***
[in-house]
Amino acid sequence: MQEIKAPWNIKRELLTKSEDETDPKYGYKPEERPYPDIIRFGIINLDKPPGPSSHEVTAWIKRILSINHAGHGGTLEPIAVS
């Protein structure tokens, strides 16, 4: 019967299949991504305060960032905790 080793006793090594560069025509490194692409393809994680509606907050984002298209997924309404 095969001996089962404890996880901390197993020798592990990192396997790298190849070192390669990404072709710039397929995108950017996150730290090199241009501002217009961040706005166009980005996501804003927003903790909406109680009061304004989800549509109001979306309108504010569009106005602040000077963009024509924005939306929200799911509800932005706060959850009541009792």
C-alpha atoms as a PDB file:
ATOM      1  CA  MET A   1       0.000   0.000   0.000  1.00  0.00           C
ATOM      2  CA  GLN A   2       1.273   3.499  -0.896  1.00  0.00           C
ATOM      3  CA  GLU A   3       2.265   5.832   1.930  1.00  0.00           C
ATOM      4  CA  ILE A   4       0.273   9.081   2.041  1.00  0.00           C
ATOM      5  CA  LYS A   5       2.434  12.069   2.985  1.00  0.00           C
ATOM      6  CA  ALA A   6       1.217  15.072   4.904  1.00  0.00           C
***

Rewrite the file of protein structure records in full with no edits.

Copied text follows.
[in-house]
Amino acid sequence: MQEIKAPWNIKRELLTKSEDETDPKYGYKPEERPYPDIIRFGIINLDKPPGPSSHEVTAWIKRILSINHAGHGGTLEPIAVS
């Protein structure tokens, strides 16, 4: 019967299949991504305060960032905790 080793006793090594560069025509490194692409393809994680509606907050984002298209997924309404 095969001996089962404890996880901390197993020798592990990192396997790298190849070192390669990404072709710039397929995108950017996150730290090199241009501002217009961040706005166009980005996501804003927003903790909406109680009061304004989800549509109001979306309108504010569009106005602040000077963009024509924005939306929200799911509800932005706060959850009541009792």
C-alpha atoms as a PDB file:
ATOM      1  CA  MET A   1       0.000   0.000   0.000  1.00  0.00           C
ATOM      2  CA  GLN A   2       1.273   3.499  -0.896  1.00  0.00           C
ATOM      3  CA  GLU A   3       2.265   5.832   1.930  1.00  0.00           C
ATOM      4  CA  ILE A   4       0.273   9.081   2.041  1.00  0.00           C
ATOM      5  CA  LYS A   5       2.434  12.069   2.985  1.00  0.00           C
ATOM      6  CA  ALA A   6       1.217  15.072   4.904  1.00  0.00           C